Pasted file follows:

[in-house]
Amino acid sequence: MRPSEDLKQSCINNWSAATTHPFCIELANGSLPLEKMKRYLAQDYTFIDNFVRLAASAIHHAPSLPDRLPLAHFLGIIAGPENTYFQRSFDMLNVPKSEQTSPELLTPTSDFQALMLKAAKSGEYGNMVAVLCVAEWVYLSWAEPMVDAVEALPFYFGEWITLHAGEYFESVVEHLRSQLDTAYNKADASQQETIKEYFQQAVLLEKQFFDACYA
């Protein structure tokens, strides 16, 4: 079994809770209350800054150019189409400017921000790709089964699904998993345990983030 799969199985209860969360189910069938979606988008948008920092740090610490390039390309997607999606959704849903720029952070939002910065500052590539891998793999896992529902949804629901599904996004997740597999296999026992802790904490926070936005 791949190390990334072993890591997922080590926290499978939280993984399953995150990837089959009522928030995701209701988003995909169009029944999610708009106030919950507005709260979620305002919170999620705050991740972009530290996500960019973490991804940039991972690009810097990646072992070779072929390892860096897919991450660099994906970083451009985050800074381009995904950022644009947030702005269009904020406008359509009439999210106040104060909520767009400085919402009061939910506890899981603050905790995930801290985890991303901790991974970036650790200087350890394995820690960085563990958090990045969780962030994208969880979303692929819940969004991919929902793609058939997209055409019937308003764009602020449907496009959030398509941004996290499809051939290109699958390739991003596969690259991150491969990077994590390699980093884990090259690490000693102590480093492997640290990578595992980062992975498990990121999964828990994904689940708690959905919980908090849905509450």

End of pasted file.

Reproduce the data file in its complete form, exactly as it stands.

[in-house]
Amino acid sequence: MRPSEDLKQSCINNWSAATTHPFCIELANGSLPLEKMKRYLAQDYTFIDNFVRLAASAIHHAPSLPDRLPLAHFLGIIAGPENTYFQRSFDMLNVPKSEQTSPELLTPTSDFQALMLKAAKSGEYGNMVAVLCVAEWVYLSWAEPMVDAVEALPFYFGEWITLHAGEYFESVVEHLRSQLDTAYNKADASQQETIKEYFQQAVLLEKQFFDACYA
């Protein structure tokens, strides 16, 4: 079994809770209350800054150019189409400017921000790709089964699904998993345990983030 799969199985209860969360189910069938979606988008948008920092740090610490390039390309997607999606959704849903720029952070939002910065500052590539891998793999896992529902949804629901599904996004997740597999296999026992802790904490926070936005 791949190390990334072993890591997922080590926290499978939280993984399953995150990837089959009522928030995701209701988003995909169009029944999610708009106030919950507005709260979620305002919170999620705050991740972009530290996500960019973490991804940039991972690009810097990646072992070779072929390892860096897919991450660099994906970083451009985050800074381009995904950022644009947030702005269009904020406008359509009439999210106040104060909520767009400085919402009061939910506890899981603050905790995930801290985890991303901790991974970036650790200087350890394995820690960085563990958090990045969780962030994208969880979303692929819940969004991919929902793609058939997209055409019937308003764009602020449907496009959030398509941004996290499809051939290109699958390739991003596969690259991150491969990077994590390699980093884990090259690490000693102590480093492997640290990578595992980062992975498990990121999964828990994904689940708690959905919980908090849905509450």